A U.S. manufacturer with a plant in Mexico that claimed the coveted “essential" status to keep operating was shut in a government sweep aimed at stopping factories from abusing the privilege, according to the Labor Ministry.
The facility, which is located in the central Mexican city of Santiago de Queretaro and is owned by Industrial Automation, said in an April 5 document that it was authorized to remain open to supply headquarters and help build respirators. A week earlier, it had given about 100 employees the option to keep working if activities were deemed essential, saying it had a project with General Motors Co., which is building the breathing machines.
But GM said it never had a purchase agreement to buy respirators parts from the Industrial Automoation fact, and three workers told Bloomberg News that the plant continued to produce regular components for the auto industry. Mexican guidelines deem medical equipment essential -- but not car parts.
On May 4, the federal Labor Ministry shut the plant after finding “no evidence" that the unit was making respirator parts, according to a statement from the agency. The ministry said in a separate e-mailed statement that thousands of audits recently have focused on “inspecting work places with essential activities to verify that they’re carrying out security and health measures."
The audit of the Industrial Automation factory involved an hours-long sweep, after which agency inspectors told plant employees to go home, said one of the workers. The employees interviewed for this article, who asked not to be identified for fear of reprisal, said they never complained to the authorities, and one said he did see some respirator parts being made at one point.
Privately owned Industrial Automation didn’t respond to multiple requests for comment to both its local unit and headquarters in Rochester Hills, Michigan. While GM said it has no purchase order with the company for respirator parts, both the U.S. carmaker and Bloomberg News couldn’t independently verify whether Industrial Automation was supplying a third party with components. GM was ordered by President Donald Trump in March to start building breathing machines for Covid-19 patients.
(Also read: Maruti Suzuki to supply 10,000 ventilators by May-end to fight Covid-19)
The closure underscores the difficulties that intertwined global supply chains will face as some nations look to reopen their economies just as others start to feel the brunt of the pandemic. Mexico is still ramping up efforts to contain the virus and get a handle on the spread of infections. The official tally pegs infections at less than 30,000, with about 2,960 deaths, although the rate of testing is among the lowest in the Americas.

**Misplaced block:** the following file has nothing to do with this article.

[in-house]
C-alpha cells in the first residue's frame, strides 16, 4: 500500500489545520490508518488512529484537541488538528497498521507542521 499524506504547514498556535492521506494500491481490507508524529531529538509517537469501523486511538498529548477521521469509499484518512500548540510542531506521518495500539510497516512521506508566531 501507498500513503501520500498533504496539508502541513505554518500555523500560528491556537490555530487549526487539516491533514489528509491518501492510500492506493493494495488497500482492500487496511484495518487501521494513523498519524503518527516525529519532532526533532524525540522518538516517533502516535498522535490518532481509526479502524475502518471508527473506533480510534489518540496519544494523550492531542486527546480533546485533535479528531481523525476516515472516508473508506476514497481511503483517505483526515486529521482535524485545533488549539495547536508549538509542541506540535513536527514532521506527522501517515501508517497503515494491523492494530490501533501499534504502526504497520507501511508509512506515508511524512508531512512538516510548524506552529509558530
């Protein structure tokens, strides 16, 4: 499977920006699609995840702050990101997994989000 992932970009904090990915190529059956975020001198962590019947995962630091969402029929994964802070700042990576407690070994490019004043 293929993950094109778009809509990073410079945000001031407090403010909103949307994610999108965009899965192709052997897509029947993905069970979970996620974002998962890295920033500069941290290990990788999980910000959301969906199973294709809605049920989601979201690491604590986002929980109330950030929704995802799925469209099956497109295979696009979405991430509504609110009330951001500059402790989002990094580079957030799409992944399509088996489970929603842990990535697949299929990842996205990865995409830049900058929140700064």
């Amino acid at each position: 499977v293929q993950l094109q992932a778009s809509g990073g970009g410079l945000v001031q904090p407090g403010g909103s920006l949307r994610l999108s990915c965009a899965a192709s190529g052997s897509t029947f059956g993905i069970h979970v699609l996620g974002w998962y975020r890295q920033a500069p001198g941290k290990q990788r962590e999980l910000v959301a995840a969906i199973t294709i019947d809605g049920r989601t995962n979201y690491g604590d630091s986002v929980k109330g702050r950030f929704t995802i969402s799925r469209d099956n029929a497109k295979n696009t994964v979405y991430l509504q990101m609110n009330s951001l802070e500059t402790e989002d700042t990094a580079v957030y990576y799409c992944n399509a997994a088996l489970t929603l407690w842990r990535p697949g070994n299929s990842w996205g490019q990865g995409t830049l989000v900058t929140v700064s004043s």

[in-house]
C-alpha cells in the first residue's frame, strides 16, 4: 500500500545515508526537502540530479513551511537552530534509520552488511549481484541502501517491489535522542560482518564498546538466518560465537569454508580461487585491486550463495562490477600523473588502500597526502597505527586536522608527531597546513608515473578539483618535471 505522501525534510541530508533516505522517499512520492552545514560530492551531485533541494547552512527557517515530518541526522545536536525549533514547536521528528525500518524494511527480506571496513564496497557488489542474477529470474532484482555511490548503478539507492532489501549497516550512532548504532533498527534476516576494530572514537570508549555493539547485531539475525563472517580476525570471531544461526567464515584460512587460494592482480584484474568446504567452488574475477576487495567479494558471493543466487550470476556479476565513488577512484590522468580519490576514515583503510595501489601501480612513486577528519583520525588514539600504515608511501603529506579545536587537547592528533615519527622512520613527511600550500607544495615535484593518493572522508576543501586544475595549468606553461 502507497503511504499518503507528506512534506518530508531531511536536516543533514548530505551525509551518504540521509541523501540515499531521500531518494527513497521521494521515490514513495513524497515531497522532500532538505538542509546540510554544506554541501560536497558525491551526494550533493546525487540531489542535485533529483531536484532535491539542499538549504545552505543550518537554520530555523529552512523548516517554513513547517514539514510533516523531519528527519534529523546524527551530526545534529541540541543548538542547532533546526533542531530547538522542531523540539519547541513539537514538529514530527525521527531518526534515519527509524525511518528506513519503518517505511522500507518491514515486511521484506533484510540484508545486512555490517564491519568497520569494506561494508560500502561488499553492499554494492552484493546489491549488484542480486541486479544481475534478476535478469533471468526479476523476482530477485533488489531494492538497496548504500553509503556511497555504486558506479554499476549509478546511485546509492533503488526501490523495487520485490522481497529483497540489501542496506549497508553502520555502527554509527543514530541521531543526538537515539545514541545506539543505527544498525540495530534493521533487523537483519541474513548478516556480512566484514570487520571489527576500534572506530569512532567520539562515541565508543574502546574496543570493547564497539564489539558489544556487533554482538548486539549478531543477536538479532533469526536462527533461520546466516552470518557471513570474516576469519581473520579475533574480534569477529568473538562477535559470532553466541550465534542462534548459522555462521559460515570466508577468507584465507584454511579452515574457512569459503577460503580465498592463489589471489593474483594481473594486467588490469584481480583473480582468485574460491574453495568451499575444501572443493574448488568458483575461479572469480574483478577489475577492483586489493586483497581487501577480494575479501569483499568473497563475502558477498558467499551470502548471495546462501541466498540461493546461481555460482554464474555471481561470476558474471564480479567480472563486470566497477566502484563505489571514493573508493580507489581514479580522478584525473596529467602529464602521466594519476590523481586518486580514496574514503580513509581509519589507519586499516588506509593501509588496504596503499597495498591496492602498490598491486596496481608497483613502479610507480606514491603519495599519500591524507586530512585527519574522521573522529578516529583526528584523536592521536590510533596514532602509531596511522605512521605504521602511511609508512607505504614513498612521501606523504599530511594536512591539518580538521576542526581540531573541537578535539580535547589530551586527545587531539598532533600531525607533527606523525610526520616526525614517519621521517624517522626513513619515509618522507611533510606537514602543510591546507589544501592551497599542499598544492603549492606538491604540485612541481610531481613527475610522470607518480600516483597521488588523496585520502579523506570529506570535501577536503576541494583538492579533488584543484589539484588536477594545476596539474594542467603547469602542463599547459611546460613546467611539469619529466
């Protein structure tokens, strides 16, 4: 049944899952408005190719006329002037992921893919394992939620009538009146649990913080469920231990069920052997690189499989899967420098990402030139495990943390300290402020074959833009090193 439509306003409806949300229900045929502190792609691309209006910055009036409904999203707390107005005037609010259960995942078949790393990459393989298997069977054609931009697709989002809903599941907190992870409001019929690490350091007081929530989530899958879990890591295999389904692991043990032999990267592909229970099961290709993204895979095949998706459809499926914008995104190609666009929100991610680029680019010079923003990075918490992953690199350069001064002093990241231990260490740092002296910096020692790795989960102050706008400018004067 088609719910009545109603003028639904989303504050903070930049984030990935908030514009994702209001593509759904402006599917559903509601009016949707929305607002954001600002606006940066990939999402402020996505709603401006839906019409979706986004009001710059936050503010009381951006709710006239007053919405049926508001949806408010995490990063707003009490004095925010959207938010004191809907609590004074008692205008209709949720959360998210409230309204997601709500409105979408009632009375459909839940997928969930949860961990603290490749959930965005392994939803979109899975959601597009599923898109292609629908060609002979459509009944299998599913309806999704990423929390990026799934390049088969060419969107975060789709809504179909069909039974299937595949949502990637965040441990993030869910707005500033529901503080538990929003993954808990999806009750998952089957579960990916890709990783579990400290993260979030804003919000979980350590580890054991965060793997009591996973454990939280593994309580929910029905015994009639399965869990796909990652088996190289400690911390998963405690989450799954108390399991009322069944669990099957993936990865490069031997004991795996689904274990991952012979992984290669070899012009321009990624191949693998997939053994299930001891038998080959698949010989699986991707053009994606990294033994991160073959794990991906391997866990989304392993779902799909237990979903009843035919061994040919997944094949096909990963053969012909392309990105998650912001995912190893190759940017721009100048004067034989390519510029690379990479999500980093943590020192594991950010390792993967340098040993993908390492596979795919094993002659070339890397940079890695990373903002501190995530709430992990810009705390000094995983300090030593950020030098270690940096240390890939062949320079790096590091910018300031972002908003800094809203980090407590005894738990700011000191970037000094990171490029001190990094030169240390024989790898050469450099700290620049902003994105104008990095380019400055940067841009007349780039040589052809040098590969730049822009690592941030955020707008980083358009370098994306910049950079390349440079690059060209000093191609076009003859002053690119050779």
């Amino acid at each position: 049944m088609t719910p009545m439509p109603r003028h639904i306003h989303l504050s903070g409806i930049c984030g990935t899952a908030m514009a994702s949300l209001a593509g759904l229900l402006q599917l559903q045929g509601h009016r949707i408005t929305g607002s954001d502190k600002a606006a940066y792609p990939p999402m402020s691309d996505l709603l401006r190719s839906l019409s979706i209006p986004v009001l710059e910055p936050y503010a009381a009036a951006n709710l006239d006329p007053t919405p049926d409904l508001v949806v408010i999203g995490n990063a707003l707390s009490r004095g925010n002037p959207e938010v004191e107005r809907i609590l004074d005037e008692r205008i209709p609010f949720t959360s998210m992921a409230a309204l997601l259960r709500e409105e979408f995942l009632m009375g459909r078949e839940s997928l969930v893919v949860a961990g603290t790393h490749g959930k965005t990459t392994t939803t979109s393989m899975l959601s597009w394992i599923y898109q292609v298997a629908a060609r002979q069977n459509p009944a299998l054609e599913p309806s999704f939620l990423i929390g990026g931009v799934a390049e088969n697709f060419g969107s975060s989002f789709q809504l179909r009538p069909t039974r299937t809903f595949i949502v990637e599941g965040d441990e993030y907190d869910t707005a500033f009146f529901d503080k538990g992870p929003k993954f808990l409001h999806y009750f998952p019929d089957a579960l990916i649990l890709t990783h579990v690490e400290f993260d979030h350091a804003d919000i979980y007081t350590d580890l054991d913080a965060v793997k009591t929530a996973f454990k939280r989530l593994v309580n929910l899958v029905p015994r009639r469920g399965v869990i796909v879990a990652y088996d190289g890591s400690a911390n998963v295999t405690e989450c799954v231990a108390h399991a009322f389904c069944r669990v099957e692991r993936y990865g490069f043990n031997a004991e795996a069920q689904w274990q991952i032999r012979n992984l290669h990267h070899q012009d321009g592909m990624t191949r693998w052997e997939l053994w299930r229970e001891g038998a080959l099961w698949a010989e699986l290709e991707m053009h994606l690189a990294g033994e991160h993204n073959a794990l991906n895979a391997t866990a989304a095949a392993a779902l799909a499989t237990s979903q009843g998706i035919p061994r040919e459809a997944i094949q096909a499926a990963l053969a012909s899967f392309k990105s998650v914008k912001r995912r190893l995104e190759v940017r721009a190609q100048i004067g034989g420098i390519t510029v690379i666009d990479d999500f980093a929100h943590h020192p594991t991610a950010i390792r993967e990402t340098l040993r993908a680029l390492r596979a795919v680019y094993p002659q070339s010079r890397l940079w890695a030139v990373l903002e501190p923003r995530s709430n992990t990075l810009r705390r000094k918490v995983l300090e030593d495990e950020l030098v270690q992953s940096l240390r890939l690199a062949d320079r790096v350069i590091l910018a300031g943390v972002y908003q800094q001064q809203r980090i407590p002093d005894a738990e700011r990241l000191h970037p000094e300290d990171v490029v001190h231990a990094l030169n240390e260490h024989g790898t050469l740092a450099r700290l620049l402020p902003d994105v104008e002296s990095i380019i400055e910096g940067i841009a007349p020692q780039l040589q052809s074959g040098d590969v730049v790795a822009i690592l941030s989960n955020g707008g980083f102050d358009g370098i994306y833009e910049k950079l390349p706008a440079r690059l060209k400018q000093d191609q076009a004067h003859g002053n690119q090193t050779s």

The problem for businesses on both sides of the border is that the U.S. and Mexico don’t agree on how to define an “essential" business or service. The U.S. federal government has deemed essential “workers critical to the manufacturing, distribution, sales, rental, leasing, repair and maintenance of vehicles and other transportation equipment." The squeeze is giving U.S. companies a stark reminder of their reliance on Mexican inputs and suppliers.
Auto suppliers represent 27% of the companies that have ignored Mexico President Andres Manuel Lopez Obrador’s March 31 shutdown order, according to Labor Minister Luisa Maria Alcalde.
“The auto producers are feeling pressure to get the plants back up and running for the U.S. economic reopening," said Duncan Wood, director of the Wilson Center’s Mexico Institute in Washington. “The sentiment is that if Mexican plants don’t reopen then U.S. companies will look elsewhere for parts."
While no Covid-19 cases have been reported at Industrial Automation’s plant, Alcalde said last week that areas of the country where non-essential plants have remained open have seen more infections of the deadly virus.
In the March 30 notices, Industrial Automation gave workers options for the different phases of the health emergency. In Phase 2, employees could stay home for 30 days with no pay or come to work and follow certain sanitary guidelines. In Phase 3, they could stay home and earn the minimum wage -- the equivalent of about $5 a day in Mexico -- or keep working to build respirator supplies for full pay if the company were deemed essential.
Most chose to return. To get to and from work, employees carried the April 5 letter stating that IA Mexico, as the division is known, is “critical for the country’s response to the pandemic."
“The person who holds this letter and their identification as an employee of IA Mexico requires the freedom to travel from their home to their work center or to other sites as necessary," including across state lines, according to the letter which was signed by a general director.
Bloomberg reviewed copies of both the March 30 notice and the April 5 letter.
By the last week of April, the plant was pretty much back to normal production, according to two of the workers. It’s unclear how long the plant will stay closed.
This story has been published from a wire agency feed without modifications to the text.